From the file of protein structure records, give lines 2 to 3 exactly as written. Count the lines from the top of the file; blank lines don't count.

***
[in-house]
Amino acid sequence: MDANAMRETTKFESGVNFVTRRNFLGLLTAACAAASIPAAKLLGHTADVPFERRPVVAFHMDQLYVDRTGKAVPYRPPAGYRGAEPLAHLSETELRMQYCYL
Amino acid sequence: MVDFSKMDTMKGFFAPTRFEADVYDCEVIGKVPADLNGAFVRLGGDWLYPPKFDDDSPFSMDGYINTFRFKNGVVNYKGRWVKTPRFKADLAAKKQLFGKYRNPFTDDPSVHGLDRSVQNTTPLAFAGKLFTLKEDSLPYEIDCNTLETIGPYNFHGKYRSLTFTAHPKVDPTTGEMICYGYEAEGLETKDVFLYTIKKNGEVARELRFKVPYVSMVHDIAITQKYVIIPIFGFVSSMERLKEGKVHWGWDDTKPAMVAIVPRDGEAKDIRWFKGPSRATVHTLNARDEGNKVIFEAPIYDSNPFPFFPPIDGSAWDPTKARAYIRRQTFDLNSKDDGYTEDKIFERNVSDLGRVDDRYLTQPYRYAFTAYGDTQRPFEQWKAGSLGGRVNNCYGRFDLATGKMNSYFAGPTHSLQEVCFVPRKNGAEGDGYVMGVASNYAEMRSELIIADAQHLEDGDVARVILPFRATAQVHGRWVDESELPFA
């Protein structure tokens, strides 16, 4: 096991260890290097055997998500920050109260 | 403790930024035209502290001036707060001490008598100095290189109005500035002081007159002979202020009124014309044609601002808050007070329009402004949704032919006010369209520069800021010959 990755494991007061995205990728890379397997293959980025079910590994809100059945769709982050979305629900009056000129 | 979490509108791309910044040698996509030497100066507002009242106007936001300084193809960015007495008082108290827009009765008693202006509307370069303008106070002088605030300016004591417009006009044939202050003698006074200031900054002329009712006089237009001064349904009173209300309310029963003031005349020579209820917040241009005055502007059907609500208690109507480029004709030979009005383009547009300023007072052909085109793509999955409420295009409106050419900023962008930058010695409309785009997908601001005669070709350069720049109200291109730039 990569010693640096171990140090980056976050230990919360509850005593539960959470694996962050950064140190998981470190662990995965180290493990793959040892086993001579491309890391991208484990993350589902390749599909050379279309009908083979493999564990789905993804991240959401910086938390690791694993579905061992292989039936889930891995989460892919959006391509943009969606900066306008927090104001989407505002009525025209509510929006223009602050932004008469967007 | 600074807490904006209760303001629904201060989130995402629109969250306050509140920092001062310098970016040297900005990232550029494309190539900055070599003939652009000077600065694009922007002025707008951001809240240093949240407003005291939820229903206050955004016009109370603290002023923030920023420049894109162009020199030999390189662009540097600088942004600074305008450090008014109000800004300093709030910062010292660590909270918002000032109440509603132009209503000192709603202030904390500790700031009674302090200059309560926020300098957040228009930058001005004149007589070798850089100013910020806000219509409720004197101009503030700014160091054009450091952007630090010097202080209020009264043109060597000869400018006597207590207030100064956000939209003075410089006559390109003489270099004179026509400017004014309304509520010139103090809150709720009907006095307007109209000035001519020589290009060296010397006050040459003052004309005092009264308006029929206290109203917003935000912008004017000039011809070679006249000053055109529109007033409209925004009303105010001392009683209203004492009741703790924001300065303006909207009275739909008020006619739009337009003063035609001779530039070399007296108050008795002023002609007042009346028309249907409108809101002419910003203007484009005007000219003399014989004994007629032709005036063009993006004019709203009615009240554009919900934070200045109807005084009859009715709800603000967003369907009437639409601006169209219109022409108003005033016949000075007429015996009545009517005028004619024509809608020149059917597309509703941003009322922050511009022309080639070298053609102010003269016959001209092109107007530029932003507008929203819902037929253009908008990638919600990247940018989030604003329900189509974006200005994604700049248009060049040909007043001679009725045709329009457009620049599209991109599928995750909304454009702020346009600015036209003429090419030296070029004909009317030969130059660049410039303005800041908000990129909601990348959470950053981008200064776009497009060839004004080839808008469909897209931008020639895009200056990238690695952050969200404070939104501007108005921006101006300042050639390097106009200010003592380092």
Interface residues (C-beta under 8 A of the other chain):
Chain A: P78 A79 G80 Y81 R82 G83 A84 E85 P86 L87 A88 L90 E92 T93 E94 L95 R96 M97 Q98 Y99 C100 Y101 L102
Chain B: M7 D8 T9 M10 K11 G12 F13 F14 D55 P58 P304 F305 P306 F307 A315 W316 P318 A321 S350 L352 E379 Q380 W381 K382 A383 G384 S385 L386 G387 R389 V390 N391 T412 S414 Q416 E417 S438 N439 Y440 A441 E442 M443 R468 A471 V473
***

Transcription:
Amino acid sequence: MDANAMRETTKFESGVNFVTRRNFLGLLTAACAAASIPAAKLLGHTADVPFERRPVVAFHMDQLYVDRTGKAVPYRPPAGYRGAEPLAHLSETELRMQYCYL
Amino acid sequence: MVDFSKMDTMKGFFAPTRFEADVYDCEVIGKVPADLNGAFVRLGGDWLYPPKFDDDSPFSMDGYINTFRFKNGVVNYKGRWVKTPRFKADLAAKKQLFGKYRNPFTDDPSVHGLDRSVQNTTPLAFAGKLFTLKEDSLPYEIDCNTLETIGPYNFHGKYRSLTFTAHPKVDPTTGEMICYGYEAEGLETKDVFLYTIKKNGEVARELRFKVPYVSMVHDIAITQKYVIIPIFGFVSSMERLKEGKVHWGWDDTKPAMVAIVPRDGEAKDIRWFKGPSRATVHTLNARDEGNKVIFEAPIYDSNPFPFFPPIDGSAWDPTKARAYIRRQTFDLNSKDDGYTEDKIFERNVSDLGRVDDRYLTQPYRYAFTAYGDTQRPFEQWKAGSLGGRVNNCYGRFDLATGKMNSYFAGPTHSLQEVCFVPRKNGAEGDGYVMGVASNYAEMRSELIIADAQHLEDGDVARVILPFRATAQVHGRWVDESELPFA